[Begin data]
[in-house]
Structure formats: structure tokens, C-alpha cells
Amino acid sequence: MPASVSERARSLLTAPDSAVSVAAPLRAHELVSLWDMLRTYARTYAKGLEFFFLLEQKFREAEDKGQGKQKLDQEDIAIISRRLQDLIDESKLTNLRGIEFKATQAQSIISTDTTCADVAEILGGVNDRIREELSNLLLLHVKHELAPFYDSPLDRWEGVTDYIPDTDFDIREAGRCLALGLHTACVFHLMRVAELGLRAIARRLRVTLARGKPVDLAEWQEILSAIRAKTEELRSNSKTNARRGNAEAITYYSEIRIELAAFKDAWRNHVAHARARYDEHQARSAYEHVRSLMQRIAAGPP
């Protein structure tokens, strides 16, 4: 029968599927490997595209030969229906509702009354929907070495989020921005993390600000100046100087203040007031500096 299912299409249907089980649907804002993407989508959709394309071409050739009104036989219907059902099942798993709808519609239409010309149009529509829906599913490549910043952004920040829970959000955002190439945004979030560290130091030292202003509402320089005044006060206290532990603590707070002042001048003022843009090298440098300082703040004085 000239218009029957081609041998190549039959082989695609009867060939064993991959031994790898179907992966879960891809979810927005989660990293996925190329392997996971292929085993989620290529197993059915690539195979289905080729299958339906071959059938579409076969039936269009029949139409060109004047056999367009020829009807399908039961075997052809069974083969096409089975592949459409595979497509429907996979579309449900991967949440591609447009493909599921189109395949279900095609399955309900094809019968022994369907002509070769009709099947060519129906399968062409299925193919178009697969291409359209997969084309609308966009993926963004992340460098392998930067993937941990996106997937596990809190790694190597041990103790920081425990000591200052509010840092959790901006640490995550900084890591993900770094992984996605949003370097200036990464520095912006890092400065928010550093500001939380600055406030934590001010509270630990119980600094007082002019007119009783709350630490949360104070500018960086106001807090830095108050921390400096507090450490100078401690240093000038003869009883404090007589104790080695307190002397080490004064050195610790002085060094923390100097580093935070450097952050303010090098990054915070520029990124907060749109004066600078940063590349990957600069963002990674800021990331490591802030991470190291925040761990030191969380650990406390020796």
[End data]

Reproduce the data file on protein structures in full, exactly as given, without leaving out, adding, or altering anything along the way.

[in-house]
Structure formats: structure tokens, C-alpha cells
Amino acid sequence: MPASVSERARSLLTAPDSAVSVAAPLRAHELVSLWDMLRTYARTYAKGLEFFFLLEQKFREAEDKGQGKQKLDQEDIAIISRRLQDLIDESKLTNLRGIEFKATQAQSIISTDTTCADVAEILGGVNDRIREELSNLLLLHVKHELAPFYDSPLDRWEGVTDYIPDTDFDIREAGRCLALGLHTACVFHLMRVAELGLRAIARRLRVTLARGKPVDLAEWQEILSAIRAKTEELRSNSKTNARRGNAEAITYYSEIRIELAAFKDAWRNHVAHARARYDEHQARSAYEHVRSLMQRIAAGPP
């Protein structure tokens, strides 16, 4: 029968599927490997595209030969229906509702009354929907070495989020921005993390600000100046100087203040007031500096 299912299409249907089980649907804002993407989508959709394309071409050739009104036989219907059902099942798993709808519609239409010309149009529509829906599913490549910043952004920040829970959000955002190439945004979030560290130091030292202003509402320089005044006060206290532990603590707070002042001048003022843009090298440098300082703040004085 000239218009029957081609041998190549039959082989695609009867060939064993991959031994790898179907992966879960891809979810927005989660990293996925190329392997996971292929085993989620290529197993059915690539195979289905080729299958339906071959059938579409076969039936269009029949139409060109004047056999367009020829009807399908039961075997052809069974083969096409089975592949459409595979497509429907996979579309449900991967949440591609447009493909599921189109395949279900095609399955309900094809019968022994369907002509070769009709099947060519129906399968062409299925193919178009697969291409359209997969084309609308966009993926963004992340460098392998930067993937941990996106997937596990809190790694190597041990103790920081425990000591200052509010840092959790901006640490995550900084890591993900770094992984996605949003370097200036990464520095912006890092400065928010550093500001939380600055406030934590001010509270630990119980600094007082002019007119009783709350630490949360104070500018960086106001807090830095108050921390400096507090450490100078401690240093000038003869009883404090007589104790080695307190002397080490004064050195610790002085060094923390100097580093935070450097952050303010090098990054915070520029990124907060749109004066600078940063590349990957600069963002990674800021990331490591802030991470190291925040761990030191969380650990406390020796």